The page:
What does mirror the increase in fat Americans is the consumption pattern of HFCS. Between the years of 1970 and 1990, HFCS consumption increased 1,000 percent, and today represents 40 percent of the sweeteners added to foods and beverages. In fact, HFCS is the main caloric sweetener in soft drinks in the United States. Is it any wonder that obesity is an epidemic? One of the main ingredients in our food supply not only converts to fat when we consume it, it facilitates fat storage. And Americans as a whole are eating more and more and more.


1. Mercola, J. "Debate about the dangers of high fructose corn syrup."

2. "Is lots of fructose water foolhardy? Apology, too.", 13 September 2005.

3. Anand, Rajen S., "Is fat consumption Really Decreasing?" Family Econ and Nut Rev. Summer 1998.

Myth 4: The best type of exercise to cut body fat is cardio

Now don't get me wrong, walking around a mall, around the block, or on a treadmill is better than doing nothing. But I'm not, and you shouldn't be, concerned with what's better than nothing. Are you that lazy and out of shape that walking is exerting yourself? Unless you've been sick, seriously injured, or both, you should be ashamed. I personally am not concerned about being average, let alone being better than nothing. If you're going to put the time in to exercise, use it wisely, do it correctly, and reap the benefits.

If you've ever been to one of the gyms across this country, what percentage of people who perform cardio are lean? More-over, how many people you see performing cardio on a regular basis make gains, and better still, keep them? This harsh reality of the inefficiency of cardio should be enough to get people to try another form of exercise, unless they do it for enjoyment.

There are three things to keep in mind about cardio when trying to get leaner. One is that it doesn't build muscle. Two, it doesn't preserve muscle while losing weight. Both are extremely important if your goal is not only to get leaner, but to stay that way. Lastly, unless you enjoy cardiovascular training, it's just not worth the time. The work-to-benefit ratio is dismal to say the least. Unless you're willing to bust your butt and perform 60 to 90 minutes of cardio a day, which will hinder your muscle-building capacity, cardio is not worth it.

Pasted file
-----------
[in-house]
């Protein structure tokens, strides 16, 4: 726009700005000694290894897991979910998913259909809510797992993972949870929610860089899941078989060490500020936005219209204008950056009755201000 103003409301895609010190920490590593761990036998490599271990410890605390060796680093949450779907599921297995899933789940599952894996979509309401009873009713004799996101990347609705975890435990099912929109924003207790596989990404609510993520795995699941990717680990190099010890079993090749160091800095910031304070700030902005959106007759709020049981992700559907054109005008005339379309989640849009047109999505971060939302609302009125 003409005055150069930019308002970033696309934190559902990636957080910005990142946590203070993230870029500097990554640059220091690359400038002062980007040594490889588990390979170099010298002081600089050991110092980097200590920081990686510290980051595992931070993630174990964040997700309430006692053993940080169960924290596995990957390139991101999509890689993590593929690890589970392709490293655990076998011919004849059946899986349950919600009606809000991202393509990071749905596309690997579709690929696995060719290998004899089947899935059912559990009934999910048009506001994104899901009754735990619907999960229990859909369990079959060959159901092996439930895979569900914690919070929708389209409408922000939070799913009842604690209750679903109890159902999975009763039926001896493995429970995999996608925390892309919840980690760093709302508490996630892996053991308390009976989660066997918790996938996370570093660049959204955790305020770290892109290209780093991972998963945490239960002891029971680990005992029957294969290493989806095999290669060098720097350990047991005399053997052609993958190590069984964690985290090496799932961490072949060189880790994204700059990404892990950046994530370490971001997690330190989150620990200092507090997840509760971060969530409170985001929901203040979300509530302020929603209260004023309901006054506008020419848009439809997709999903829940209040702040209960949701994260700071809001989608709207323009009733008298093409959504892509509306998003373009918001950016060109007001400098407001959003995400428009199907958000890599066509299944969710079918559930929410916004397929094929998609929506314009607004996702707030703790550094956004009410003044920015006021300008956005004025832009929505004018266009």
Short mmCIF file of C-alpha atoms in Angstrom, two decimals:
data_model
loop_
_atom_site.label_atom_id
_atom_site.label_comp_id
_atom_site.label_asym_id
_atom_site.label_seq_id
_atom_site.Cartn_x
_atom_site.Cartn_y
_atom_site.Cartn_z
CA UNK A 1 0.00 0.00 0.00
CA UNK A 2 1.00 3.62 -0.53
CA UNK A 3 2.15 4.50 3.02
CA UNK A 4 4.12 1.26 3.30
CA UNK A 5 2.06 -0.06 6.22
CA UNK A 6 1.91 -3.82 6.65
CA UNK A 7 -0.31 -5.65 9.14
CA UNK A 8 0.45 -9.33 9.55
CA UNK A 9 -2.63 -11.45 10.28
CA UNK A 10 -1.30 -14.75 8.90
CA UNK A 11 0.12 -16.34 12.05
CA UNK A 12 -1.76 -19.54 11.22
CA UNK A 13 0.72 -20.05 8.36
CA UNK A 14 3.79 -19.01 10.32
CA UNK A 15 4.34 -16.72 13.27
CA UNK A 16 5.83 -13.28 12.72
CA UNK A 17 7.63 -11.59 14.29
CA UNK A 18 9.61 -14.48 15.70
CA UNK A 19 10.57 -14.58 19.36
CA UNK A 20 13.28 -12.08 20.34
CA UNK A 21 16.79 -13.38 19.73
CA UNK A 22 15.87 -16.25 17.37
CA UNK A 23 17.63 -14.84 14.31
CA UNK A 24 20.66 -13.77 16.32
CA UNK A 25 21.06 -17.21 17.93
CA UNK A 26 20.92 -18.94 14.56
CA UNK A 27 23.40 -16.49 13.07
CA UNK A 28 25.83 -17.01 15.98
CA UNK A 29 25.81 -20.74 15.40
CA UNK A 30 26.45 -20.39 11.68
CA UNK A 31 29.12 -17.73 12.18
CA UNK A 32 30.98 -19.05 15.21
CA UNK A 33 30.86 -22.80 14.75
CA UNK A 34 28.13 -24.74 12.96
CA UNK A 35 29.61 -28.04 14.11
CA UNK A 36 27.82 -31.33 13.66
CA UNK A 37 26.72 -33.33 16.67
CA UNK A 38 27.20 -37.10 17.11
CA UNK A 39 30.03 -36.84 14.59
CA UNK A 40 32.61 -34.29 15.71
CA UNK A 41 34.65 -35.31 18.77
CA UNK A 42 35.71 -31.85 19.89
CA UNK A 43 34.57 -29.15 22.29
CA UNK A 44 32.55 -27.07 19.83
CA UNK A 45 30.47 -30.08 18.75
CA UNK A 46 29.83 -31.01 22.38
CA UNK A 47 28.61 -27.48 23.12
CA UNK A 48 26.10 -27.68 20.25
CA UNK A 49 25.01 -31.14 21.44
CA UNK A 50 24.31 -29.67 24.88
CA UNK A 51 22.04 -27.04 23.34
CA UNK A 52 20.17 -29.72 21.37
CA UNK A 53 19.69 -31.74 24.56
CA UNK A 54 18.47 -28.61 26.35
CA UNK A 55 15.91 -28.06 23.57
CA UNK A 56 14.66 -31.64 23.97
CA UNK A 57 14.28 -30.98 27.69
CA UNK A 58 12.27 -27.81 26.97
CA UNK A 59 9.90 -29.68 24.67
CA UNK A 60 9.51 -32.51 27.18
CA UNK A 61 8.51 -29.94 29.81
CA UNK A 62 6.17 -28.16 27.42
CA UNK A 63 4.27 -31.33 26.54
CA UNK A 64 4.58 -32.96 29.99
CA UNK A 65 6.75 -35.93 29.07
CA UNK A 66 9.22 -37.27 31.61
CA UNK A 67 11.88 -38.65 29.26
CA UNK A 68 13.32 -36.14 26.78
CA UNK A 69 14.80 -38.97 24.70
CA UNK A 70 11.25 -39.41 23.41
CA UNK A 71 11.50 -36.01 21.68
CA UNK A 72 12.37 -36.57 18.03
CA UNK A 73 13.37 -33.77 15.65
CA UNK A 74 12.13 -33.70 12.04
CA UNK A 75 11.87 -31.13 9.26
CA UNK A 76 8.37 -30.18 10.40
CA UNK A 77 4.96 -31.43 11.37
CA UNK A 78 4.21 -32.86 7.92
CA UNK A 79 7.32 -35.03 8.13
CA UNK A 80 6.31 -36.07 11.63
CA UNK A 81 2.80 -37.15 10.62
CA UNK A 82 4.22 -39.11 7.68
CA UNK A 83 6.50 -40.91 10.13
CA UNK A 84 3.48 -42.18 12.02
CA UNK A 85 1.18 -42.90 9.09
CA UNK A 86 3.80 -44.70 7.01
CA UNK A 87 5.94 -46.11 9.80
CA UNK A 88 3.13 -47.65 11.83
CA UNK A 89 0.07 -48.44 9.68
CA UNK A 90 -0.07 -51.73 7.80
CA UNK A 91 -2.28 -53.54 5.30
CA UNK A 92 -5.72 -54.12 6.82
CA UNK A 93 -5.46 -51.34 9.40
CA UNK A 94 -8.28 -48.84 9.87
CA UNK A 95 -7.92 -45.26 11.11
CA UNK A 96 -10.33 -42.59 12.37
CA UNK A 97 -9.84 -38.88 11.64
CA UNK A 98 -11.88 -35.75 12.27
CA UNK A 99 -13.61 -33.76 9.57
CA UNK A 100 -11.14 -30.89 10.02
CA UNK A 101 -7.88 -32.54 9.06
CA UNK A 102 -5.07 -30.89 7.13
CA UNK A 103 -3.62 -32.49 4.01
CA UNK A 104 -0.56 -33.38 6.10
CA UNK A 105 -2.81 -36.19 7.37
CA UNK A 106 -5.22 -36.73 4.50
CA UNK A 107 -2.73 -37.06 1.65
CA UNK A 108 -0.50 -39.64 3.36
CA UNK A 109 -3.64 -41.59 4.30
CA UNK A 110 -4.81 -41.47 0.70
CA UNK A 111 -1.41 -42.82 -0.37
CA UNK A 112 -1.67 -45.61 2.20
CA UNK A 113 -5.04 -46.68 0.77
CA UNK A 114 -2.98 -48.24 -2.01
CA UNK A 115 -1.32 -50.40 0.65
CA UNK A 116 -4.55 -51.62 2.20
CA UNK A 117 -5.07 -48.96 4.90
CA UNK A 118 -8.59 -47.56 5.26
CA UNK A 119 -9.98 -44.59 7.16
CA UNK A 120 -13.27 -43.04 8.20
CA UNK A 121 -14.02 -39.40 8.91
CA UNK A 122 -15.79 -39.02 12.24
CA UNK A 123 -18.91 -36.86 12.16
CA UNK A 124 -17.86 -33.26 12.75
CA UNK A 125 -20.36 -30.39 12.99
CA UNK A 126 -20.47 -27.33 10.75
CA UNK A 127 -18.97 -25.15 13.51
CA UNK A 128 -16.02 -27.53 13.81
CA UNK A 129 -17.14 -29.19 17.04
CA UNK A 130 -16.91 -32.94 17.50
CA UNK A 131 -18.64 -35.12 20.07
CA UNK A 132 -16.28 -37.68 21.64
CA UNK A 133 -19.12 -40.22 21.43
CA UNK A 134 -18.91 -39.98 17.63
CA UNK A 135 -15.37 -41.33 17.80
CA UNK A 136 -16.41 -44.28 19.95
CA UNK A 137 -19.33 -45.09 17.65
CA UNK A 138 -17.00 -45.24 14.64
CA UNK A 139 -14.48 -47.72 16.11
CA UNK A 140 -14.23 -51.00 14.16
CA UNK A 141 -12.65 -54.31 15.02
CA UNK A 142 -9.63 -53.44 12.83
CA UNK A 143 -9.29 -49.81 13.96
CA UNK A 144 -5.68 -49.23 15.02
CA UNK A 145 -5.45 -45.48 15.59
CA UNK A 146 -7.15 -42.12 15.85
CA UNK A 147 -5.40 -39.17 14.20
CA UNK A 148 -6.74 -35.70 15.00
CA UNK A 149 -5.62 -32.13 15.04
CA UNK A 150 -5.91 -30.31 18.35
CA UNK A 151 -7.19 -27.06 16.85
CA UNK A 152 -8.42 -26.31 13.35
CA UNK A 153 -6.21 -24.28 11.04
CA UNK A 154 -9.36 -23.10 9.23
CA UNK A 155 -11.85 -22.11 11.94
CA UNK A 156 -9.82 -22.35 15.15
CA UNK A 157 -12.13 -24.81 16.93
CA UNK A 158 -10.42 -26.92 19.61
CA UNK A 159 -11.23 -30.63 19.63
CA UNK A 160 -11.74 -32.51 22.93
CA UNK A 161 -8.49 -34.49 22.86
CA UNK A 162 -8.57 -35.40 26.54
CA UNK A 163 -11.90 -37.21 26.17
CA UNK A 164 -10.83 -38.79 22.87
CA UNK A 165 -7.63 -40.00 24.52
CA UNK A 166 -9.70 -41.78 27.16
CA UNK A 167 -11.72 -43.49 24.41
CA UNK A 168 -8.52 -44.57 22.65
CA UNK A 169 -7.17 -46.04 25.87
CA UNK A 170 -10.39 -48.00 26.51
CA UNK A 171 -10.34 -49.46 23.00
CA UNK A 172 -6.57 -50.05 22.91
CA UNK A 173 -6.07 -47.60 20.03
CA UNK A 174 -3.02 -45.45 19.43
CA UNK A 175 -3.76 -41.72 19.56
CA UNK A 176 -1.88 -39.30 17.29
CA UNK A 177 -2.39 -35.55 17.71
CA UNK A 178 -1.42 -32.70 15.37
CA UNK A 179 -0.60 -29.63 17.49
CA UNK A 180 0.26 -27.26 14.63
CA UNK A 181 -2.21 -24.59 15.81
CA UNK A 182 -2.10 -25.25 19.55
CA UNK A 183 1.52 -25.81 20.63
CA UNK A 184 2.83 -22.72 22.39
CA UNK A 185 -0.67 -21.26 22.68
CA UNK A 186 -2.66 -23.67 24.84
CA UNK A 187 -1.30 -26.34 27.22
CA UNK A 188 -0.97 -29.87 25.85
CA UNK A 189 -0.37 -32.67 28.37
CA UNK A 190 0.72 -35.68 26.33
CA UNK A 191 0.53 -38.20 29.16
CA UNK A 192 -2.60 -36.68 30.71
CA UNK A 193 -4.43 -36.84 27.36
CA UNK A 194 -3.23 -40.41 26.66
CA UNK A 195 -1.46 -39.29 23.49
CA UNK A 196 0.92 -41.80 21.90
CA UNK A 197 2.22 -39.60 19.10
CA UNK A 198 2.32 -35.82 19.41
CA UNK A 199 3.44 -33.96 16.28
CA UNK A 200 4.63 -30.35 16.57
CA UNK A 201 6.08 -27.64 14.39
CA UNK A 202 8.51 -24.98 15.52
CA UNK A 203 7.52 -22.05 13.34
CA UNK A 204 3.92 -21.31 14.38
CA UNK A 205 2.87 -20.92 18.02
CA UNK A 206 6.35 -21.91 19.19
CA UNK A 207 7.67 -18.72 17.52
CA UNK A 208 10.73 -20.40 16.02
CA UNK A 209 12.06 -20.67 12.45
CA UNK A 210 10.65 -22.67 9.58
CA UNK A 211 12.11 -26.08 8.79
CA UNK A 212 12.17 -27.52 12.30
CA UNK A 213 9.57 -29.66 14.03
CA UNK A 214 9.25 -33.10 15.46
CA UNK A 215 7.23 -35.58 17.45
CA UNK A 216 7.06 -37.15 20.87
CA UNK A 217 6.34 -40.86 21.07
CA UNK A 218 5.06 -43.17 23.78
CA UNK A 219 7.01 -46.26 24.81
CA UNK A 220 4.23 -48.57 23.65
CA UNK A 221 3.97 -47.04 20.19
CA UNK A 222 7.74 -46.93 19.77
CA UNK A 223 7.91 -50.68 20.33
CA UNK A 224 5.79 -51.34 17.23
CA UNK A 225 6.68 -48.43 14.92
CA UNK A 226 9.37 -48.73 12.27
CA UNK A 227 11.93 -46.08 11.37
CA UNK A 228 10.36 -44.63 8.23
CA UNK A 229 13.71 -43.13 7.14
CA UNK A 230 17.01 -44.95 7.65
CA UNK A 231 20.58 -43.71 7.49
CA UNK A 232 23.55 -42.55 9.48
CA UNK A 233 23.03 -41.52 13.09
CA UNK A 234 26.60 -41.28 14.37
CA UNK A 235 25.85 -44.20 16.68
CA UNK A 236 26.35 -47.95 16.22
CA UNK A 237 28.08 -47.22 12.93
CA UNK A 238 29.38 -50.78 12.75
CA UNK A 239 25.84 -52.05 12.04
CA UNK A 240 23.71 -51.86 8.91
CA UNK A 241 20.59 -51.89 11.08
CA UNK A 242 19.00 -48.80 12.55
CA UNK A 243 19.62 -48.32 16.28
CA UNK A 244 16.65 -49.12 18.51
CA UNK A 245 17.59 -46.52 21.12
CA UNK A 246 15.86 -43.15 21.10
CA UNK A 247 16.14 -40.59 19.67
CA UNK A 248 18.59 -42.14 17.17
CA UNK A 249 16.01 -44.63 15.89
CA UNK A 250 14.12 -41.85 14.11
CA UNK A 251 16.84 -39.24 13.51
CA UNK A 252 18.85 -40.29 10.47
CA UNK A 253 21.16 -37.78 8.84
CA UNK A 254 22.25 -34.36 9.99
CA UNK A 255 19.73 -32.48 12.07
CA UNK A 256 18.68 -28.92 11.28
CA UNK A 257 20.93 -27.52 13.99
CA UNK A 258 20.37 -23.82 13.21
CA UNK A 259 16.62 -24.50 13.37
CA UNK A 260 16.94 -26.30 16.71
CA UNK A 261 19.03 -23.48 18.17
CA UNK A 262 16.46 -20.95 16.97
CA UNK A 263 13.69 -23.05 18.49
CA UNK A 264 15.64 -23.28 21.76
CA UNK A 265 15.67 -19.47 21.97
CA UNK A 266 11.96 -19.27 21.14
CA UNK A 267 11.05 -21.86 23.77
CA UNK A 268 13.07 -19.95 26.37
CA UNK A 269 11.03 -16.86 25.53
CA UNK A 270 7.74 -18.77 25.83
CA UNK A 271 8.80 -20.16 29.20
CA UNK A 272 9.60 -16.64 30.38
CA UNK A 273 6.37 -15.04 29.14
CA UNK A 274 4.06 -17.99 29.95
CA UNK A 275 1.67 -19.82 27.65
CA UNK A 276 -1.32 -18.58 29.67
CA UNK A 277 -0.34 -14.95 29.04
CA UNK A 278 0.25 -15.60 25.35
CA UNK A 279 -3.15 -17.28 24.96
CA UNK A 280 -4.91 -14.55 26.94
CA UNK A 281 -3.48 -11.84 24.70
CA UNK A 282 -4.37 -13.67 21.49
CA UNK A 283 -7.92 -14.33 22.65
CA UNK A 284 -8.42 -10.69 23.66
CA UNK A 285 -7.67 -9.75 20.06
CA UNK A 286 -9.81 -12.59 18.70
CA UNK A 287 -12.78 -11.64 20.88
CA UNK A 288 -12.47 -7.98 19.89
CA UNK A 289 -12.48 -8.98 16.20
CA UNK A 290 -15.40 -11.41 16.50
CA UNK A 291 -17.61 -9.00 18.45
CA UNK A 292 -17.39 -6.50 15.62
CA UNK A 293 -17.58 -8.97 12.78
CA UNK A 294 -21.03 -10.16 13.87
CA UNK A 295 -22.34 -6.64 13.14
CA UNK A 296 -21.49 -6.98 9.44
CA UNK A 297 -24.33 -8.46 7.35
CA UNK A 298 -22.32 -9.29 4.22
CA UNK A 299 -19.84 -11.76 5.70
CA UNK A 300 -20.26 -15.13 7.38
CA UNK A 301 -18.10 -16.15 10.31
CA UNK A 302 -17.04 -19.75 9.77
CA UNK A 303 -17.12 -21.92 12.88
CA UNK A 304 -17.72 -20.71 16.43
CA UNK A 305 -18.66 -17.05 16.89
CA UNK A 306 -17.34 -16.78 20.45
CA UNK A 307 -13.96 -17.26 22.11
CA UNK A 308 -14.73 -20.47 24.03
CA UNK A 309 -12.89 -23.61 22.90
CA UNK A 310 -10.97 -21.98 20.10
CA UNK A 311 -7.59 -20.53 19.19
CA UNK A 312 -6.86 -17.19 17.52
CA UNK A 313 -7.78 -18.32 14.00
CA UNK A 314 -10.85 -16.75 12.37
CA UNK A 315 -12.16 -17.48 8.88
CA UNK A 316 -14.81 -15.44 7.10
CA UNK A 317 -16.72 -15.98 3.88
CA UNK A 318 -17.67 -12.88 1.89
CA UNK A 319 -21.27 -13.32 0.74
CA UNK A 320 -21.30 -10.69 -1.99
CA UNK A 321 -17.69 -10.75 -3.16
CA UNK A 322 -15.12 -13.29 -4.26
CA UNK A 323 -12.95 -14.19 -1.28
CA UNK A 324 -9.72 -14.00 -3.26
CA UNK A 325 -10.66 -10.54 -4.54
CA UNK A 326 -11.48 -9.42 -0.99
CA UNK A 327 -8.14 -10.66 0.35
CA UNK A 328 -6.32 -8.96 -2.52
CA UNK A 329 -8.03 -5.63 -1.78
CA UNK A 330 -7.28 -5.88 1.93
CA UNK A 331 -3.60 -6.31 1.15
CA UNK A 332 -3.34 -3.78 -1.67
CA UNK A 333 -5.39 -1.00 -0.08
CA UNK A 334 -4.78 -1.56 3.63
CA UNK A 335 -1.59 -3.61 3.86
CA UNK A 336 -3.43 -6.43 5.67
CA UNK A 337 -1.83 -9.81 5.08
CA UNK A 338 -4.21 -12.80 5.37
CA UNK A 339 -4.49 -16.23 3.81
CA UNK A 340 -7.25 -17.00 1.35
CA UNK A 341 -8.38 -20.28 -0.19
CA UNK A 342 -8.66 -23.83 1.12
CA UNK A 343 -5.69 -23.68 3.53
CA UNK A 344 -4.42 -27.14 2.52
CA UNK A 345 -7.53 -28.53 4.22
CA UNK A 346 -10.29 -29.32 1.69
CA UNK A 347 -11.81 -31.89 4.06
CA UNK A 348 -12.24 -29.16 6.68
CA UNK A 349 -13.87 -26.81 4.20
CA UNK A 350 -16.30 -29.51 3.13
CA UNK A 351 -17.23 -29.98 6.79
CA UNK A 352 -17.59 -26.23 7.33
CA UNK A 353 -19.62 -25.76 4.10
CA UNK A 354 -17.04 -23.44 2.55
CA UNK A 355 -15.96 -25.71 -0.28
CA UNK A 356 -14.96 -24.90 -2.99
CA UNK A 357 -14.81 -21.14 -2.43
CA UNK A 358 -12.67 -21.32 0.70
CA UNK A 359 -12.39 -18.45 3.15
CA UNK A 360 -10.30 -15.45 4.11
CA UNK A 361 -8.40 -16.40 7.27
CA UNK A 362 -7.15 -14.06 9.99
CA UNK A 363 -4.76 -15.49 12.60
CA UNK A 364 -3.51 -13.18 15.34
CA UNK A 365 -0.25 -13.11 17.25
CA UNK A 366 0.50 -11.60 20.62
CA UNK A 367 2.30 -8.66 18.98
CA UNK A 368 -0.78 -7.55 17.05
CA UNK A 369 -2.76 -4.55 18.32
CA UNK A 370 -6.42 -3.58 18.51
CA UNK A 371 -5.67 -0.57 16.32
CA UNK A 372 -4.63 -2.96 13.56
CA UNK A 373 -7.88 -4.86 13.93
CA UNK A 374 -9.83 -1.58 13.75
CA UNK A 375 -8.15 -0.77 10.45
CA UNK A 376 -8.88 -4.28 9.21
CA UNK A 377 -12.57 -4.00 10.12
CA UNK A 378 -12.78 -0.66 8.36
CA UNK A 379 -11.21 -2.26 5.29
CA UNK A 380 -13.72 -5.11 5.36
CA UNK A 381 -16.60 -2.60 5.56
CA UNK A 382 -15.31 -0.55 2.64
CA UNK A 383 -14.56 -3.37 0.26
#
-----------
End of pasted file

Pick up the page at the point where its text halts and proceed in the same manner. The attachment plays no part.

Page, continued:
As we lose weight the body does not discriminate where the weight comes from. We lose muscle along with fat, especially on a low calorie diet. Performing cardio accentuates this phenomenon.

If you do nothing but diet and cardio, you may lose some weight, but your results will be less than expected. Your appearance and overall shape will stay the same. If you have excess fat around your butt and narrow shoulders, your proportion will remain. This is not improvement to me, and if it is to you, you're going down the wrong road.

The best and only form of exercise for reshaping your body by losing fat and building muscle is progressive weight training.

Myth 5: Strictly reducing calories is the key to losing body fat

FurciOne of the biggest errors you can make in your plight to reduce body fat is eating only once or twice per day. Our bodies adapt to any stress placed upon it. Programmed through tens of thousands of years for survival, when we restrict the amount of food we eat, our bodies respond by reducing the rate at which we metabolize food. It doesn't matter that you're eating a burger with fries and a soft drink for dinner; by not eating at regular intervals your body kicks into starvation mode and readily stores fat.

It becomes a vicious cycle. You want to lose weight so you cut back on the amount of food, which for most means eating less times per day. Your body responds by slowing its metabolism, an automatic survival mechanism, no matter what body fat percentage you are.

You lose weight at first, which is both fat and muscle, but eventually hit a plateau. Muscle drives the metabolism. It's what burns fat as fuel. The less you have the less fat you burn.

And if losing muscle and feeling crappy wasn't enough, you are continuously hungry and eventually fall off the wagon. Now you're eating more, with less muscle and a slower metabolism. Your body is now a much less efficient fat burning machine. Now you can eat less than when you started and still gain weight.

The weight you gain when you start eating again (and you will start eating again) will be even greater than when you started your crash diet. Sounds ridiculous doesn't it, but many people do it over and over.

What needs to be done is to eat whole nutritious meals at least four times per day. You need to establish new eating habits and this may take a few months to feel comfortable. Eating in this way will ensure a faster metabolism, higher energy levels, less hunger, and a better outlook. For more information on the best way to lose body fat read Get Shredded!

You can follow us on Twitter and Facebook for content updates. Also, sign up for our email list for weekly updates and check us out on Google+ as well.

Around the Web